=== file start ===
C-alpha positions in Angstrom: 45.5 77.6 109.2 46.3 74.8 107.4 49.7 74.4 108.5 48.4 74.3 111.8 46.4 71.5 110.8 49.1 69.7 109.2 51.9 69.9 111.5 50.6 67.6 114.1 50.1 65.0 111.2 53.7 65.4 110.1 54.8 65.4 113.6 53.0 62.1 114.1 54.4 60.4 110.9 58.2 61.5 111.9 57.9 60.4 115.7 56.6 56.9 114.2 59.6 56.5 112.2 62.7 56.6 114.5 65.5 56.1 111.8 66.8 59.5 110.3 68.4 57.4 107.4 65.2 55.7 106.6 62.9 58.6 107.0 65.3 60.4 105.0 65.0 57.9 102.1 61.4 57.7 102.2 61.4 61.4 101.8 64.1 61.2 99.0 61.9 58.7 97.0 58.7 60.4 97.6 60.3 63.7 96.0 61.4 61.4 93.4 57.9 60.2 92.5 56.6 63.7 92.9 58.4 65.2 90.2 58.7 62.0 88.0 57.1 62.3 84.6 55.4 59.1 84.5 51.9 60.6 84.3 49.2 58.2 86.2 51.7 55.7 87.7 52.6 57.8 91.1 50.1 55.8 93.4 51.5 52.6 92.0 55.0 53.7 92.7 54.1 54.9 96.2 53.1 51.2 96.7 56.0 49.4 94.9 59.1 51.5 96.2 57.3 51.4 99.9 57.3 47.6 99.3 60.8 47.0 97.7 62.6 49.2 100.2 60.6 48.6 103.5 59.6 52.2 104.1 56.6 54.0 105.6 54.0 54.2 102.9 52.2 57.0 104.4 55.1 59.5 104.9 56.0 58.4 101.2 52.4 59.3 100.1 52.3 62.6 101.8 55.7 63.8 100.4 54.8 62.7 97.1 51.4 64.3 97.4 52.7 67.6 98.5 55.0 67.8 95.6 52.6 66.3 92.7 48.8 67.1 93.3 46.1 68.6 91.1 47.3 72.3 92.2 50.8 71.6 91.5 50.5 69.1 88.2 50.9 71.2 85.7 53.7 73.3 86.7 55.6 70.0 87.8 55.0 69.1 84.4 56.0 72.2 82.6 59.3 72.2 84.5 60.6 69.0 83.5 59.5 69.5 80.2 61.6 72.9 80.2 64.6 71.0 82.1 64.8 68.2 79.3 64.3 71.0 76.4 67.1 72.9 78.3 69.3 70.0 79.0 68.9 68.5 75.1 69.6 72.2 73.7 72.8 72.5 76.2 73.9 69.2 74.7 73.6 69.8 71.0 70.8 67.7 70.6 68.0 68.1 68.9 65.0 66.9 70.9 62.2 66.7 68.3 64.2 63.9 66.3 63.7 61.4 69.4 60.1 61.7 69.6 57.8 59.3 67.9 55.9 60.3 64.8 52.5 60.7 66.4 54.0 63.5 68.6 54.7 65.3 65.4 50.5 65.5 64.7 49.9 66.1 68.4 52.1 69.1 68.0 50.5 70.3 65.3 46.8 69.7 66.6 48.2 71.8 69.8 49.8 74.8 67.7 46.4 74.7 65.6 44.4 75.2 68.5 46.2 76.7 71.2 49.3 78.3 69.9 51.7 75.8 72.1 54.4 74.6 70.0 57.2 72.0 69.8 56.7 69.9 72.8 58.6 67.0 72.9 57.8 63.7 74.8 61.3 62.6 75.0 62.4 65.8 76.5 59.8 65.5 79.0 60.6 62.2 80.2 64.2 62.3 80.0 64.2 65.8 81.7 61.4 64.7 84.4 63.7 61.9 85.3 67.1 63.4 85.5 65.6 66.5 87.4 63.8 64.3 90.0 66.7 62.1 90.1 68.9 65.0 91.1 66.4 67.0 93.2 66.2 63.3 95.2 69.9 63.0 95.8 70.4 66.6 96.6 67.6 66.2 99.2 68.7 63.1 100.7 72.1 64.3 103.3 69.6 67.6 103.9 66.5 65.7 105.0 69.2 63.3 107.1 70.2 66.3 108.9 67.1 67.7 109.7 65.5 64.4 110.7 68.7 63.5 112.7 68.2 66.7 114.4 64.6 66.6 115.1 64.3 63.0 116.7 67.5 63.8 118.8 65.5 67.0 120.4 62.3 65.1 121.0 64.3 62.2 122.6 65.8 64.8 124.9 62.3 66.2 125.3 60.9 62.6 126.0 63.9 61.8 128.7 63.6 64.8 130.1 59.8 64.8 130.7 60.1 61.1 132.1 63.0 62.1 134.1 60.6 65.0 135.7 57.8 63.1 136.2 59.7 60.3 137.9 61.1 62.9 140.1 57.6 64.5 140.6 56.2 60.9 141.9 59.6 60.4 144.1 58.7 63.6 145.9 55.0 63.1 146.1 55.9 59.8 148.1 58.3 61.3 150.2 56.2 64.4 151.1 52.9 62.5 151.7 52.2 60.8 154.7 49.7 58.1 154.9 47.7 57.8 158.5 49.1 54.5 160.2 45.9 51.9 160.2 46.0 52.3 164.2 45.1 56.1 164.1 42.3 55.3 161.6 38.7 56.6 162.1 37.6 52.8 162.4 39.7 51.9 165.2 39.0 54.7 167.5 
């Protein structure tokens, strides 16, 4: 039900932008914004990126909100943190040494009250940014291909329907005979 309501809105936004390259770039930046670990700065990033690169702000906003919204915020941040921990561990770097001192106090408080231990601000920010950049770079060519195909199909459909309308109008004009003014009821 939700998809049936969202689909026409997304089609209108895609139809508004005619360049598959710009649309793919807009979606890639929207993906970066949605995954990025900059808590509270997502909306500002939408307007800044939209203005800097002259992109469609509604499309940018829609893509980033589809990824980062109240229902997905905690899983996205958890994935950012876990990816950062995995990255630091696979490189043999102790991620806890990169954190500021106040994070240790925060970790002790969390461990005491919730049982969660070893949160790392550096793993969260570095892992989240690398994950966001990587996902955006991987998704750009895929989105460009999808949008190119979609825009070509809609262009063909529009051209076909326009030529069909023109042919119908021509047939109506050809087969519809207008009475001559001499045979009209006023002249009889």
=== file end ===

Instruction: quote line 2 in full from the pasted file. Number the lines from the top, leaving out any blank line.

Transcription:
């Protein structure tokens, strides 16, 4: 039900932008914004990126909100943190040494009250940014291909329907005979 309501809105936004390259770039930046670990700065990033690169702000906003919204915020941040921990561990770097001192106090408080231990601000920010950049770079060519195909199909459909309308109008004009003014009821 939700998809049936969202689909026409997304089609209108895609139809508004005619360049598959710009649309793919807009979606890639929207993906970066949605995954990025900059808590509270997502909306500002939408307007800044939209203005800097002259992109469609509604499309940018829609893509980033589809990824980062109240229902997905905690899983996205958890994935950012876990990816950062995995990255630091696979490189043999102790991620806890990169954190500021106040994070240790925060970790002790969390461990005491919730049982969660070893949160790392550096793993969260570095892992989240690398994950966001990587996902955006991987998704750009895929989105460009999808949008190119979609825009070509809609262009063909529009051209076909326009030529069909023109042919119908021509047939109506050809087969519809207008009475001559001499045979009209006023002249009889």